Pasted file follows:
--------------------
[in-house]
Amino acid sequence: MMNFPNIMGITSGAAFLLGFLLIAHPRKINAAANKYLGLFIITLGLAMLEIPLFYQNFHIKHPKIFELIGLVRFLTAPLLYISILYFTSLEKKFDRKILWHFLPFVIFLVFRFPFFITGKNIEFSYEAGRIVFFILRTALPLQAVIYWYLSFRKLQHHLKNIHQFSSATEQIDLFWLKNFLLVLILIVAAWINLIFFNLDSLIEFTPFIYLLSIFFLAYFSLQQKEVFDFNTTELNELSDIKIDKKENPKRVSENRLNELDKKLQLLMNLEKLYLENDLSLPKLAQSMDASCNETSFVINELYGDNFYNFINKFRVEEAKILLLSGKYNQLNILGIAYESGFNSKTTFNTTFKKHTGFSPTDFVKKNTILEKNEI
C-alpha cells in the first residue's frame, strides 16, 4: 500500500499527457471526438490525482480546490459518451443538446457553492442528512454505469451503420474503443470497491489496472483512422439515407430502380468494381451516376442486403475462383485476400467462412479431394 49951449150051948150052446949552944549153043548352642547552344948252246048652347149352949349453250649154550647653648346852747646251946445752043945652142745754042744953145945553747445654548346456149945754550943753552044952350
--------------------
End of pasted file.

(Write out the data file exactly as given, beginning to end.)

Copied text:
[in-house]
Amino acid sequence: MMNFPNIMGITSGAAFLLGFLLIAHPRKINAAANKYLGLFIITLGLAMLEIPLFYQNFHIKHPKIFELIGLVRFLTAPLLYISILYFTSLEKKFDRKILWHFLPFVIFLVFRFPFFITGKNIEFSYEAGRIVFFILRTALPLQAVIYWYLSFRKLQHHLKNIHQFSSATEQIDLFWLKNFLLVLILIVAAWINLIFFNLDSLIEFTPFIYLLSIFFLAYFSLQQKEVFDFNTTELNELSDIKIDKKENPKRVSENRLNELDKKLQLLMNLEKLYLENDLSLPKLAQSMDASCNETSFVINELYGDNFYNFINKFRVEEAKILLLSGKYNQLNILGIAYESGFNSKTTFNTTFKKHTGFSPTDFVKKNTILEKNEI
C-alpha cells in the first residue's frame, strides 16, 4: 500500500499527457471526438490525482480546490459518451443538446457553492442528512454505469451503420474503443470497491489496472483512422439515407430502380468494381451516376442486403475462383485476400467462412479431394 49951449150051948150052446949552944549153043548352642547552344948252246048652347149352949349453250649154550647653648346852747646251946445752043945652142745754042744953145945553747445654548346456149945754550943753552044952350